JINGER Duggar has come clean about various lifestyle changes as he embraces some of his parents’ forbidden activities in his new life.
The go-to star has opted for a more modern Christianity, moving away from the traditionalist beliefs of his father Jim Bob and mother Michelle.
Ginger, now 29, has admitted that she’s changed her mind about alcohol and birth control, two highly controversial topics in her parents’ church.
In an interview with People, the reality star explained:
“And Jesus made wine at the wedding. But he says that drunkenness is bad and harmful to so many people. I understand that balance.
“I personally don’t drink, but I have no problem with other Christians. They are free to drink if they want.”
Ginger then spoke about her beliefs about contraception, a notion formally rejected by her fundamentalist family.
“And contraception, something I always thought was completely wrong, doesn’t seem that way anymore.
“Yeah, I definitely changed,” she claimed.
In a scathing new interview with Ginger, she decried her “cult-like” upbringing with her parents, Jim Bob and Michelle.
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The Counting On alum said she suffered from “crippling anxiety” due to a “harmful” and “harmful” childhood.
In a chat with PEOPLE magazine, Ginger opened up about growing up in a strictly religious household.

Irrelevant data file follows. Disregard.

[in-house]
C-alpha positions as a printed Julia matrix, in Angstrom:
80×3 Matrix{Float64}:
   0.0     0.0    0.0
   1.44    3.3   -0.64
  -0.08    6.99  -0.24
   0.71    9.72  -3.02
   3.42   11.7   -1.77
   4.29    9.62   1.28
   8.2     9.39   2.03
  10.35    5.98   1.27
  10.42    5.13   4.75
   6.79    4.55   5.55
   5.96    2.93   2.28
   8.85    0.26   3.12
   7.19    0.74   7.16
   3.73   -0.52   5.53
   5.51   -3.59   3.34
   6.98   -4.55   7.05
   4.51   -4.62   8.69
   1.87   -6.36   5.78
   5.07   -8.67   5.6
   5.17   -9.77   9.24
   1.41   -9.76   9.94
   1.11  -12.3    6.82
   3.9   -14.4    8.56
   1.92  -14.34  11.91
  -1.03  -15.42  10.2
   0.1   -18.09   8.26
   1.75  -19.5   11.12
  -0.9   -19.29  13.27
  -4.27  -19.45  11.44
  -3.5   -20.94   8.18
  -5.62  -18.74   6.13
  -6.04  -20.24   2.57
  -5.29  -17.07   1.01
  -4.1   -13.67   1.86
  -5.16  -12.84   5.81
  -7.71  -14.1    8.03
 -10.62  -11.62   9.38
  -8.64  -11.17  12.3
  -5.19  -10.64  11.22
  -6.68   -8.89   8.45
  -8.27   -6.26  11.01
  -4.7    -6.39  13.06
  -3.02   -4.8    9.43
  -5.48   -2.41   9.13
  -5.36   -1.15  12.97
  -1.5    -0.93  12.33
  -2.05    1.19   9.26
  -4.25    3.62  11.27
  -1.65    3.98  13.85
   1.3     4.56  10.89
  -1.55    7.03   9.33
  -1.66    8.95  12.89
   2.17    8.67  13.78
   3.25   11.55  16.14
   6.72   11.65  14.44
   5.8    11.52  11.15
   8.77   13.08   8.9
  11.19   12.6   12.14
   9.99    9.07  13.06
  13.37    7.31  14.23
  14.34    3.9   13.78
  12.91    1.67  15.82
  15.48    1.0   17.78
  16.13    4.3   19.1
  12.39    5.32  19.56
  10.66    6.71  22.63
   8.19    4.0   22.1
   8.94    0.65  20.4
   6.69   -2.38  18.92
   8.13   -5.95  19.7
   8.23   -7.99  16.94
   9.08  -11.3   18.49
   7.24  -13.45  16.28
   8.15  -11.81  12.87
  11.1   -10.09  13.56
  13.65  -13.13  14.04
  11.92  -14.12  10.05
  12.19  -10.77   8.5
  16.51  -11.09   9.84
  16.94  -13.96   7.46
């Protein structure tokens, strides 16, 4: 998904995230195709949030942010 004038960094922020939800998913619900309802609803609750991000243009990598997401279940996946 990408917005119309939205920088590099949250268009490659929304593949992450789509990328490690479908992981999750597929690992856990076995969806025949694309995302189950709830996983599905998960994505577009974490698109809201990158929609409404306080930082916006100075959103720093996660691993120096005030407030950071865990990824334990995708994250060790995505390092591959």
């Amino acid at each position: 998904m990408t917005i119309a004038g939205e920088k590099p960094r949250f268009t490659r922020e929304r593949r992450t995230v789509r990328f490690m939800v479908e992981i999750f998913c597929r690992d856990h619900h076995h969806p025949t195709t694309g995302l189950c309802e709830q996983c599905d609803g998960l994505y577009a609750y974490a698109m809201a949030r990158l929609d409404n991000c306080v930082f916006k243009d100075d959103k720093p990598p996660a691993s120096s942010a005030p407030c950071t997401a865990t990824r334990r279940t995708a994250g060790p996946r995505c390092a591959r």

The TLC alum and her 18 siblings were raised to follow the Institute for Basic Life Principles, a Christian organization founded in 1961 by the disgraced Reverend Bill Gossard.
It teaches women to be obedient to their husbands, cover their bodies, and focus on having children.
The Duggars attempt to implement a conservative dress code, discourage the use of birth control, and encourage the use of parental chaperones during premarital dating.
The children were homeschooled and grew up with limited access to entertainment and television.
“Fear was a big part of my childhood,” Ginger said.
“I thought all I had to do to please God was wear a skirt and a dress. Music with drums, places I’ve been, and bad friendships can all hurt.”
She continued: “[Bill’s] In a nutshell, the teachings are based on fear and superstition, leaving you in a place where you feel like you don’t know what God expects of you.
“Fear made me insecure and crippled. I was terrified of the outside world.”
Ginger left IBLP in 2017, comparing the organization to a “cult.”
“There’s a lot of cult-like tendencies,” said the 19 Kids & Counting alum.
“The teachings I grew up with are harmful, harmful, and have lasting effects.
“I know others are struggling, some are still stuck.”
Ginger’s interview came after she wrote a book, Becoming Free Indeed, detailing how she “became questioning the unhealthy ideologies of her youth.”
The reality star has dropped out of IBLP, but her parents, Jim Bob and Michelle, speak at IBLP seminars and continue to follow its teachings.
Founder Bill, 88, led the church until 2014, when more than 30 women accused him of sexual harassment and abuse over the decades.
Ginger and husband Jeremy Vuolo have distanced themselves from the Duggars in recent years.
The couple left their family estate in Arkansas and moved to Los Angeles, where they live with their two children, Felicity, who is four, and Evie, who is two.
Ginger often flouts her family’s conservative dress code by wearing tight pants and showing her legs and shoulders.